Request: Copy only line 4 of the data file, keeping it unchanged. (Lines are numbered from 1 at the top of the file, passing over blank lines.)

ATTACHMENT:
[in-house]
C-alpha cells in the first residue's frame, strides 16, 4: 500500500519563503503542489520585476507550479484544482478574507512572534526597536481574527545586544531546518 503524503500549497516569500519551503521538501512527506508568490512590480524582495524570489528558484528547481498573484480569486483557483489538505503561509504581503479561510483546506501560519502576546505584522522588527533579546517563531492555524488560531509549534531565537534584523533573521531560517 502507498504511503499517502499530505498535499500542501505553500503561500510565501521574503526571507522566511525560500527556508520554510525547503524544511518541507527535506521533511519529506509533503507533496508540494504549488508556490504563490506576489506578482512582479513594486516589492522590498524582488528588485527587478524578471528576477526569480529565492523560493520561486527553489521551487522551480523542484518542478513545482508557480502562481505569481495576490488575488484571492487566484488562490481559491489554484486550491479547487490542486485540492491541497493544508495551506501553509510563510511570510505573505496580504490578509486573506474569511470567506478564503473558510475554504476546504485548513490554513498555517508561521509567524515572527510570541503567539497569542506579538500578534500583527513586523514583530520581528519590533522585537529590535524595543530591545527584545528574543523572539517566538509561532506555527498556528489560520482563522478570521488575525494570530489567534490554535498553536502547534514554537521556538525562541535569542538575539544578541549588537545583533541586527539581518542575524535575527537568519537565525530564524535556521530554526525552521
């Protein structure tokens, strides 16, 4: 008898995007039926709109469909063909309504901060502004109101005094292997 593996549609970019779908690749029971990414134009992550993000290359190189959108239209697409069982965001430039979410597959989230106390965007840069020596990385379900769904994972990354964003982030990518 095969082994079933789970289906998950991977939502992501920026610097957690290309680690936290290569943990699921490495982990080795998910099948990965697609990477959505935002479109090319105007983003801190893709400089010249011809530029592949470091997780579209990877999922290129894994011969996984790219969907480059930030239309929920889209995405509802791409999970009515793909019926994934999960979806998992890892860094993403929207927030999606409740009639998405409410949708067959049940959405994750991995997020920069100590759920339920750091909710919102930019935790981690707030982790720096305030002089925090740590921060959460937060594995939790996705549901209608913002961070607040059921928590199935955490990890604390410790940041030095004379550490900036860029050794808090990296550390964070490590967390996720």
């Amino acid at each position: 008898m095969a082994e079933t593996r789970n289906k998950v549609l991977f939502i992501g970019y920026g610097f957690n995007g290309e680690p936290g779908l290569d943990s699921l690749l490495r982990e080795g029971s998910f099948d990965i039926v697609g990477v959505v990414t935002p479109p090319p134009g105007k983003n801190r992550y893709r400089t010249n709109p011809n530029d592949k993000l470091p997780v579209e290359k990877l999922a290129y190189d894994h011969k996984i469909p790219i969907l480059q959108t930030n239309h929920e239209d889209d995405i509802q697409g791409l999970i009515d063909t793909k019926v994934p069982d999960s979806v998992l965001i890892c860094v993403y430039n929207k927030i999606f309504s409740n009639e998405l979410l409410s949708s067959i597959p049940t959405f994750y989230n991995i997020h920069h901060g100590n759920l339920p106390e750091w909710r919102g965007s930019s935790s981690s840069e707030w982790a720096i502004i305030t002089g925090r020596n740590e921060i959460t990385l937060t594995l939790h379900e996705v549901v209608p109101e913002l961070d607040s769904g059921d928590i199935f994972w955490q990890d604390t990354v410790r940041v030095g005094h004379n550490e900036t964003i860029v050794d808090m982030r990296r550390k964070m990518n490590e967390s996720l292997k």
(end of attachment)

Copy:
């Amino acid at each position: 008898m095969a082994e079933t593996r789970n289906k998950v549609l991977f939502i992501g970019y920026g610097f957690n995007g290309e680690p936290g779908l290569d943990s699921l690749l490495r982990e080795g029971s998910f099948d990965i039926v697609g990477v959505v990414t935002p479109p090319p134009g105007k983003n801190r992550y893709r400089t010249n709109p011809n530029d592949k993000l470091p997780v579209e290359k990877l999922a290129y190189d894994h011969k996984i469909p790219i969907l480059q959108t930030n239309h929920e239209d889209d995405i509802q697409g791409l999970i009515d063909t793909k019926v994934p069982d999960s979806v998992l965001i890892c860094v993403y430039n929207k927030i999606f309504s409740n009639e998405l979410l409410s949708s067959i597959p049940t959405f994750y989230n991995i997020h920069h901060g100590n759920l339920p106390e750091w909710r919102g965007s930019s935790s981690s840069e707030w982790a720096i502004i305030t002089g925090r020596n740590e921060i959460t990385l937060t594995l939790h379900e996705v549901v209608p109101e913002l961070d607040s769904g059921d928590i199935f994972w955490q990890d604390t990354v410790r940041v030095g005094h004379n550490e900036t964003i860029v050794d808090m982030r990296r550390k964070m990518n490590e967390s996720l292997k």